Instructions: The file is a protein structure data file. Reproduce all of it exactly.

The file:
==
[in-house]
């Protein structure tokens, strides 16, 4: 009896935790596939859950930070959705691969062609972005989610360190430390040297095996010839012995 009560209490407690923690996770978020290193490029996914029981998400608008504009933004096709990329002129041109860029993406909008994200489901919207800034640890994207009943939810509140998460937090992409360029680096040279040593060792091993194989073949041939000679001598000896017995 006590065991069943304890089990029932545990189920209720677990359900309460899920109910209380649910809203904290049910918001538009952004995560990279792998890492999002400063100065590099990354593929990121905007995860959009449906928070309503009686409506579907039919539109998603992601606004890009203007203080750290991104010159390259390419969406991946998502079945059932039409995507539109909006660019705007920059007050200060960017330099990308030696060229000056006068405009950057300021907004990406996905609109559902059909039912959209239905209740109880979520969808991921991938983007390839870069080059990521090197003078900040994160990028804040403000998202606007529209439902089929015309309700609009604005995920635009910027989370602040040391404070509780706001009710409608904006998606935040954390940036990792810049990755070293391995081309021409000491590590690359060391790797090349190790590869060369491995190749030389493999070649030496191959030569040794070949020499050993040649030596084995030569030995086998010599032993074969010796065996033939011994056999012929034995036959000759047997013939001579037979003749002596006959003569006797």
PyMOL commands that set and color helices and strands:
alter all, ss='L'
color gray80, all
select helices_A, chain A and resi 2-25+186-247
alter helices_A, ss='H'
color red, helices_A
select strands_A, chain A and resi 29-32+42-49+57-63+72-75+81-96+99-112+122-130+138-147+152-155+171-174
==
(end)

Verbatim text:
[in-house]
């Protein structure tokens, strides 16, 4: 009896935790596939859950930070959705691969062609972005989610360190430390040297095996010839012995 009560209490407690923690996770978020290193490029996914029981998400608008504009933004096709990329002129041109860029993406909008994200489901919207800034640890994207009943939810509140998460937090992409360029680096040279040593060792091993194989073949041939000679001598000896017995 006590065991069943304890089990029932545990189920209720677990359900309460899920109910209380649910809203904290049910918001538009952004995560990279792998890492999002400063100065590099990354593929990121905007995860959009449906928070309503009686409506579907039919539109998603992601606004890009203007203080750290991104010159390259390419969406991946998502079945059932039409995507539109909006660019705007920059007050200060960017330099990308030696060229000056006068405009950057300021907004990406996905609109559902059909039912959209239905209740109880979520969808991921991938983007390839870069080059990521090197003078900040994160990028804040403000998202606007529209439902089929015309309700609009604005995920635009910027989370602040040391404070509780706001009710409608904006998606935040954390940036990792810049990755070293391995081309021409000491590590690359060391790797090349190790590869060369491995190749030389493999070649030496191959030569040794070949020499050993040649030596084995030569030995086998010599032993074969010796065996033939011994056999012929034995036959000759047997013939001579037979003749002596006959003569006797």
PyMOL commands that set and color helices and strands:
alter all, ss='L'
color gray80, all
select helices_A, chain A and resi 2-25+186-247
alter helices_A, ss='H'
color red, helices_A
select strands_A, chain A and resi 29-32+42-49+57-63+72-75+81-96+99-112+122-130+138-147+152-155+171-174